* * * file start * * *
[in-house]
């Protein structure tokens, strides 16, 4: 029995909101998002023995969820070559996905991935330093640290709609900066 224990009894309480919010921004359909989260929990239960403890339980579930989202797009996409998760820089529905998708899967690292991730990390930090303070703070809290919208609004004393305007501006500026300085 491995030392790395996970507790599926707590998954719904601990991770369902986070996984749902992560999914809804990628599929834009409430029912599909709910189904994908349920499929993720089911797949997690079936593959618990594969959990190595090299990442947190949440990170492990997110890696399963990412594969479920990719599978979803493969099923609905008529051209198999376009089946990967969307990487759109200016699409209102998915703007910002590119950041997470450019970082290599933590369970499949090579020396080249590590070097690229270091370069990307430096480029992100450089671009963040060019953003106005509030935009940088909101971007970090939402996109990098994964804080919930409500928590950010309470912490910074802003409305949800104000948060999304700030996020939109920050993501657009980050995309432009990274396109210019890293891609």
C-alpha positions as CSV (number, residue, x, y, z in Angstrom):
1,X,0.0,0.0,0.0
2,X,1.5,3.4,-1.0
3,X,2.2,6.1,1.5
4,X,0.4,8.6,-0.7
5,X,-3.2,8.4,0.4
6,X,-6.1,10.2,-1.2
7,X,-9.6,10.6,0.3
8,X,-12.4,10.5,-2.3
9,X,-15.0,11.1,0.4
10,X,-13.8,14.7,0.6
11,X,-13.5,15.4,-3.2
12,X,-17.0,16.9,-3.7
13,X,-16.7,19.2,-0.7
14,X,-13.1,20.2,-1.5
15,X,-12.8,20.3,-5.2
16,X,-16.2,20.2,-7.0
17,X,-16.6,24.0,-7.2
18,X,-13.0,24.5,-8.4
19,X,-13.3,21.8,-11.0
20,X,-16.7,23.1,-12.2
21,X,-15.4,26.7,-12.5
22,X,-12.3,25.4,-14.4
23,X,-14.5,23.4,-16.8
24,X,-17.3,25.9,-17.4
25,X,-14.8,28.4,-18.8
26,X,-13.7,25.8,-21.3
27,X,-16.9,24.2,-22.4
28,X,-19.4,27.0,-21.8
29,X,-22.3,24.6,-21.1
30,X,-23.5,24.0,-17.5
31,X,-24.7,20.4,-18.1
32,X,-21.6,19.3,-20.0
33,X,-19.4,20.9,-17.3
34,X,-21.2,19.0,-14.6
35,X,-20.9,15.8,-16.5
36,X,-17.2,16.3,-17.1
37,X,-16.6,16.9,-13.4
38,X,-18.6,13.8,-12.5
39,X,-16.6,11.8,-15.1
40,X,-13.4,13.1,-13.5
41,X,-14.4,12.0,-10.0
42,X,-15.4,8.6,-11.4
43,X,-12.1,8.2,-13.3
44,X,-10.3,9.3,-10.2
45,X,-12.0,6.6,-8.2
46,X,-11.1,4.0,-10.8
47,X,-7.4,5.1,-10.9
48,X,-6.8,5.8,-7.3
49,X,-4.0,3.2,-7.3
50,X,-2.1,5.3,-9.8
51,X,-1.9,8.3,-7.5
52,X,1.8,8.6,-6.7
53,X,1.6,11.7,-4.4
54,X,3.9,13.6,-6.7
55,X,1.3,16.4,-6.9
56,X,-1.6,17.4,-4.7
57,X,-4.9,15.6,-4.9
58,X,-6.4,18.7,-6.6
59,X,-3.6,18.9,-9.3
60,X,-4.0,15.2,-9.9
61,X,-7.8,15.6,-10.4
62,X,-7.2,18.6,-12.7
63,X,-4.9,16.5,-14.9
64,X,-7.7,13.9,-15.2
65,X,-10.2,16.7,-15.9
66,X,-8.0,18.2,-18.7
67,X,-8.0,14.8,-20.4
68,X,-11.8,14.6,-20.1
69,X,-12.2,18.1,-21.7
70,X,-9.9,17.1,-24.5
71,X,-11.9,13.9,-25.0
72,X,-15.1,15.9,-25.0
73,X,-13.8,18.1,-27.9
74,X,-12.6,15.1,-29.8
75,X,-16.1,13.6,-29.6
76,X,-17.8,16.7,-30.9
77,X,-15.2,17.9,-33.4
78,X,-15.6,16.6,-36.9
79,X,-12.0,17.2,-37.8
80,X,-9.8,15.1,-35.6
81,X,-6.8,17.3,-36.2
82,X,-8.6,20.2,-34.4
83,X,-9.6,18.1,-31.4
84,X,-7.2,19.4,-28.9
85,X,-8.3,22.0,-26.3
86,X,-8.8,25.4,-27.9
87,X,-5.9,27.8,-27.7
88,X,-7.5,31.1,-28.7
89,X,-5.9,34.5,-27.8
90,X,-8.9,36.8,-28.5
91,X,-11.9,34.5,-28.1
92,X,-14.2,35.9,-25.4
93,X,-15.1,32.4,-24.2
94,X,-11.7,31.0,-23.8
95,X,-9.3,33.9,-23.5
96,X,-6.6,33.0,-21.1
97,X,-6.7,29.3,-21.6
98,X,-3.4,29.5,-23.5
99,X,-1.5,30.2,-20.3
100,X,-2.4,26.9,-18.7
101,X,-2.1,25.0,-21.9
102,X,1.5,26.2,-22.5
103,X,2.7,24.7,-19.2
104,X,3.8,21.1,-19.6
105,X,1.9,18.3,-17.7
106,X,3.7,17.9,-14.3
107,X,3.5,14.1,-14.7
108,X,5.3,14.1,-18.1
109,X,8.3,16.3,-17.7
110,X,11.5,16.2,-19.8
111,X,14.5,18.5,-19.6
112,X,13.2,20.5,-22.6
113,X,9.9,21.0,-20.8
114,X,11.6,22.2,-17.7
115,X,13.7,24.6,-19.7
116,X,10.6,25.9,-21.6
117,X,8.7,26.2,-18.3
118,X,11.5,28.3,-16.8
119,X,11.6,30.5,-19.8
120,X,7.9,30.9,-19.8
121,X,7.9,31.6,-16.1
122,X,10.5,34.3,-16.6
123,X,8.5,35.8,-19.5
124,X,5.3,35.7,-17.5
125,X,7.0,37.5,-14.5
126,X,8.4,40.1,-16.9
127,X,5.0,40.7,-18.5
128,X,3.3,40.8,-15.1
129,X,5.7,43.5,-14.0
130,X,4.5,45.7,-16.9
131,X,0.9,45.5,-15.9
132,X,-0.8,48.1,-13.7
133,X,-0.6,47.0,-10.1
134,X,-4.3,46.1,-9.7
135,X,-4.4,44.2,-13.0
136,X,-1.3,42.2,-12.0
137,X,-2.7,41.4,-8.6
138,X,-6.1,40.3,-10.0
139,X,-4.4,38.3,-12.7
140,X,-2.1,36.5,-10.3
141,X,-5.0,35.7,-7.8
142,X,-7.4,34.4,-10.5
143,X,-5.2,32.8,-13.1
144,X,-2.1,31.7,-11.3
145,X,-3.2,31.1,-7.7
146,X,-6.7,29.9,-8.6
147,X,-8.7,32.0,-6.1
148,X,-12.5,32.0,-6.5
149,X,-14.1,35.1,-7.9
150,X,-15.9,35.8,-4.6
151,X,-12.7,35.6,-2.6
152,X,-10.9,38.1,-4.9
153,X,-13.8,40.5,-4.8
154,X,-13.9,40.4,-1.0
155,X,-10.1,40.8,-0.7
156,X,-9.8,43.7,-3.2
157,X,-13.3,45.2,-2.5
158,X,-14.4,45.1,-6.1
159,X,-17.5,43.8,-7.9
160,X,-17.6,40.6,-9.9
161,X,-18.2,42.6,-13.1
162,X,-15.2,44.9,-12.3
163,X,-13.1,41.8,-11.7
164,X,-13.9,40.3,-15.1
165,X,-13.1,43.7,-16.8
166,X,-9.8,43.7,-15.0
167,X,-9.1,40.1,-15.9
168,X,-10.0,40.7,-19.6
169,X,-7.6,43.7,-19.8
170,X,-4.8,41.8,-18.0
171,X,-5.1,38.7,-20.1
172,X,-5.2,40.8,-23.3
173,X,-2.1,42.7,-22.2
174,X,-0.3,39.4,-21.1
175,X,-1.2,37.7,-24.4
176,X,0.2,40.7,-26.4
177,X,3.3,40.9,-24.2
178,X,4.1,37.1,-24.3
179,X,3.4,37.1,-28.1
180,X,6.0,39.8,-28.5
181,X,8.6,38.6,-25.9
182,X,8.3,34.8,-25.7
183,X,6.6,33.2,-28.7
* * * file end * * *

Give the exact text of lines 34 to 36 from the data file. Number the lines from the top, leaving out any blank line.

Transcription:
31,X,-24.7,20.4,-18.1
32,X,-21.6,19.3,-20.0
33,X,-19.4,20.9,-17.3